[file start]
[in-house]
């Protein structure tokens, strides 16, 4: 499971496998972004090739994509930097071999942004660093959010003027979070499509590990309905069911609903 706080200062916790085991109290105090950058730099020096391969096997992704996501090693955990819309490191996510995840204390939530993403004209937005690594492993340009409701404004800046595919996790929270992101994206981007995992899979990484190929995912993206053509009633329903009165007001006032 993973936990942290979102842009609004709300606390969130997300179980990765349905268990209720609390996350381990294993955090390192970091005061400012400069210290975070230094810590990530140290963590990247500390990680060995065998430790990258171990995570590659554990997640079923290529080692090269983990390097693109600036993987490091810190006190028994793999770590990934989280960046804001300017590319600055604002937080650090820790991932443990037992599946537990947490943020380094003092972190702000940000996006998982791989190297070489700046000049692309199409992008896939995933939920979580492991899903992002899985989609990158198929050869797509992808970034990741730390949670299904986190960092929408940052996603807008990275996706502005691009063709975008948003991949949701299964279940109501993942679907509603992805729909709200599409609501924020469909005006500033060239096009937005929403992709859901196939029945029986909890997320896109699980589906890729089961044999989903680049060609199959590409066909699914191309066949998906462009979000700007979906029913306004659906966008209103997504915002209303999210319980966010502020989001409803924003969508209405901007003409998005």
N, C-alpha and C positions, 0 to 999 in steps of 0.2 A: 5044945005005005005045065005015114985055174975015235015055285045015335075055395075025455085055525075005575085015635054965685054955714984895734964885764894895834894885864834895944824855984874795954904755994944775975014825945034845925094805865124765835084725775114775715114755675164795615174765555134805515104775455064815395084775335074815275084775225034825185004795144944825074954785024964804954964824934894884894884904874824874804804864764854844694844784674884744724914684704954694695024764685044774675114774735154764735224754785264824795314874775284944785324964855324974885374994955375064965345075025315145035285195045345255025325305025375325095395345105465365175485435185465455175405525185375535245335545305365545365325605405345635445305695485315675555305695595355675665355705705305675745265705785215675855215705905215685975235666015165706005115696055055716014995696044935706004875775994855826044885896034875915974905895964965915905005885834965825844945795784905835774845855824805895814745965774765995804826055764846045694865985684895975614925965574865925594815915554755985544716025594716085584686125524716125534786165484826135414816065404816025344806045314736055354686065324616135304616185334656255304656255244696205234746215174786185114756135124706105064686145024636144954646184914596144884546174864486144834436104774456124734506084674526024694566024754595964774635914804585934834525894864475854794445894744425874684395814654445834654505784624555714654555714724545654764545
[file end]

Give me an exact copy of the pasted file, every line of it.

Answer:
[in-house]
């Protein structure tokens, strides 16, 4: 499971496998972004090739994509930097071999942004660093959010003027979070499509590990309905069911609903 706080200062916790085991109290105090950058730099020096391969096997992704996501090693955990819309490191996510995840204390939530993403004209937005690594492993340009409701404004800046595919996790929270992101994206981007995992899979990484190929995912993206053509009633329903009165007001006032 993973936990942290979102842009609004709300606390969130997300179980990765349905268990209720609390996350381990294993955090390192970091005061400012400069210290975070230094810590990530140290963590990247500390990680060995065998430790990258171990995570590659554990997640079923290529080692090269983990390097693109600036993987490091810190006190028994793999770590990934989280960046804001300017590319600055604002937080650090820790991932443990037992599946537990947490943020380094003092972190702000940000996006998982791989190297070489700046000049692309199409992008896939995933939920979580492991899903992002899985989609990158198929050869797509992808970034990741730390949670299904986190960092929408940052996603807008990275996706502005691009063709975008948003991949949701299964279940109501993942679907509603992805729909709200599409609501924020469909005006500033060239096009937005929403992709859901196939029945029986909890997320896109699980589906890729089961044999989903680049060609199959590409066909699914191309066949998906462009979000700007979906029913306004659906966008209103997504915002209303999210319980966010502020989001409803924003969508209405901007003409998005």
N, C-alpha and C positions, 0 to 999 in steps of 0.2 A: 5044945005005005005045065005015114985055174975015235015055285045015335075055395075025455085055525075005575085015635054965685054955714984895734964885764894895834894885864834895944824855984874795954904755994944775975014825945034845925094805865124765835084725775114775715114755675164795615174765555134805515104775455064815395084775335074815275084775225034825185004795144944825074954785024964804954964824934894884894884904874824874804804864764854844694844784674884744724914684704954694695024764685044774675114774735154764735224754785264824795314874775284944785324964855324974885374994955375064965345075025315145035285195045345255025325305025375325095395345105465365175485435185465455175405525185375535245335545305365545365325605405345635445305695485315675555305695595355675665355705705305675745265705785215675855215705905215685975235666015165706005115696055055716014995696044935706004875775994855826044885896034875915974905895964965915905005885834965825844945795784905835774845855824805895814745965774765995804826055764846045694865985684895975614925965574865925594815915554755985544716025594716085584686125524716125534786165484826135414816065404816025344806045314736055354686065324616135304616185334656255304656255244696205234746215174786185114756135124706105064686145024636144954646184914596144884546174864486144834436104774456124734506084674526024694566024754595964774635914804585934834525894864475854794445894744425874684395814654445834654505784624555714654555714724545654764545